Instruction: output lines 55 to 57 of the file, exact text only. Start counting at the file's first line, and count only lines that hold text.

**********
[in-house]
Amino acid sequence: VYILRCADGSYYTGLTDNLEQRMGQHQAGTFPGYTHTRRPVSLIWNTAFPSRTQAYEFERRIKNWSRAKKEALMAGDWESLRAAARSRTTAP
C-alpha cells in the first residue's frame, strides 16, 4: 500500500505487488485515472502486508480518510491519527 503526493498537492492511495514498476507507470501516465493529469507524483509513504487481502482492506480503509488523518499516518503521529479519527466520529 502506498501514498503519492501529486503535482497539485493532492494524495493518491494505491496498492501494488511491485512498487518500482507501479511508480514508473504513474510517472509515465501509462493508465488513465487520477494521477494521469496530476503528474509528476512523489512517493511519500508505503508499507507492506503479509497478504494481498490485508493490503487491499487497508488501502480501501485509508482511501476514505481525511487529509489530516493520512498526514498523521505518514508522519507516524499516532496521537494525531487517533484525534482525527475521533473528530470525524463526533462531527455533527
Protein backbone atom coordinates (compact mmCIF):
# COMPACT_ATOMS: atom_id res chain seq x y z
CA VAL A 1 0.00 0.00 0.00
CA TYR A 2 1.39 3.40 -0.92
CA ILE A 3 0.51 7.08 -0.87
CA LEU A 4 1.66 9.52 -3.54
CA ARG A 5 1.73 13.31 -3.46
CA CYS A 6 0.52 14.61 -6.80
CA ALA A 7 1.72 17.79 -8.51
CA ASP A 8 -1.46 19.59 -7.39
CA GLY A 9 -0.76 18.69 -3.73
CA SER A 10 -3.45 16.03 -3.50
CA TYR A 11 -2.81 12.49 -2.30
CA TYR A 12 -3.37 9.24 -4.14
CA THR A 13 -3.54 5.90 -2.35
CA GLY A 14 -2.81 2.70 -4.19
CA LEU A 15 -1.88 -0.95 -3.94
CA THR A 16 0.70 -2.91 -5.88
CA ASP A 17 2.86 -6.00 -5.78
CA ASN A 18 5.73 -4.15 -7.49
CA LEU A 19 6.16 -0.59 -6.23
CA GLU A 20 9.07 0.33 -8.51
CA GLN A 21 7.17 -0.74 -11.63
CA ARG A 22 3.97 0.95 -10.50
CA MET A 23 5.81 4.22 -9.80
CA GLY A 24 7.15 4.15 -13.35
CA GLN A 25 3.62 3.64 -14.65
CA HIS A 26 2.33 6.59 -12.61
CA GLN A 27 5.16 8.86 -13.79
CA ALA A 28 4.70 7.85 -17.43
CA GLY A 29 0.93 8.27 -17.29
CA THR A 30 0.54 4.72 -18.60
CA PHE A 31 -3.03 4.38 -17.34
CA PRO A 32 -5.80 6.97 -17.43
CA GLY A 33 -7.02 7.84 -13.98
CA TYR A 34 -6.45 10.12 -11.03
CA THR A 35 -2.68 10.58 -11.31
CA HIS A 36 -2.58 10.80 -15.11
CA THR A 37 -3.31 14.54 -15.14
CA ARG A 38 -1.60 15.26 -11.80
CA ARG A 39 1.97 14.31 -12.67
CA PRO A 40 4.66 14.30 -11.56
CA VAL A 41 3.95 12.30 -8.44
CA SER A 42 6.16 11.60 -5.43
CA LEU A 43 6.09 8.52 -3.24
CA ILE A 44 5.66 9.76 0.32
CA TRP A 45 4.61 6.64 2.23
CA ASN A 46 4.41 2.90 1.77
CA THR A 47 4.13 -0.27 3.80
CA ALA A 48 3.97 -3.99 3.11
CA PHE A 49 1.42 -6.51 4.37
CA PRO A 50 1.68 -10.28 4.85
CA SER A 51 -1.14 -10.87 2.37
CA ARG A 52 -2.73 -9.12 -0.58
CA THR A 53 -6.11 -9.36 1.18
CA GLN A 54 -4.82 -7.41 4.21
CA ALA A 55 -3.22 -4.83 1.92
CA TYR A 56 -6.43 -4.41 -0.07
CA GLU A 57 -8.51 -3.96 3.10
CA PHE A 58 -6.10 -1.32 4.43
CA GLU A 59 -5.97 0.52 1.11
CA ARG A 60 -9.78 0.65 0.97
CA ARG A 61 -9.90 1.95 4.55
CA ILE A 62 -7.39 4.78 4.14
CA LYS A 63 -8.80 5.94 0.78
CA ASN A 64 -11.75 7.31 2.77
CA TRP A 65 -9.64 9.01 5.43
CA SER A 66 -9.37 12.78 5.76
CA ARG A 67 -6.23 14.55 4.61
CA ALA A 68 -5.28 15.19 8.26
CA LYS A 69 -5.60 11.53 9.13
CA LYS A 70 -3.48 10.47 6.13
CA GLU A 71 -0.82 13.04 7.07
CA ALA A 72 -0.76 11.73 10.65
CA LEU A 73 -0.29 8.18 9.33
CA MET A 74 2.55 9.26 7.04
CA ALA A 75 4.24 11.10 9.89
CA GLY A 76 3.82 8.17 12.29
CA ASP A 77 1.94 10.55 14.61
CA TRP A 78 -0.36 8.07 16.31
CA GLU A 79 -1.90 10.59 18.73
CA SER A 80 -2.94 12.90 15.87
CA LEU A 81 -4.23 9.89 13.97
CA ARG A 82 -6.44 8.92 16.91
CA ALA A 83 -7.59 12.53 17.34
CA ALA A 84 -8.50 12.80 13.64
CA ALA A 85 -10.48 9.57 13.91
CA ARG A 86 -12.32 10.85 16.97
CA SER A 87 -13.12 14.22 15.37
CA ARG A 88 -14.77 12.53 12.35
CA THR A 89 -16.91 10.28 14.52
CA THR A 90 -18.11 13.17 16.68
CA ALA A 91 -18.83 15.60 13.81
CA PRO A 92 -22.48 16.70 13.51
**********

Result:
CA PRO A 50 1.68 -10.28 4.85
CA SER A 51 -1.14 -10.87 2.37
CA ARG A 52 -2.73 -9.12 -0.58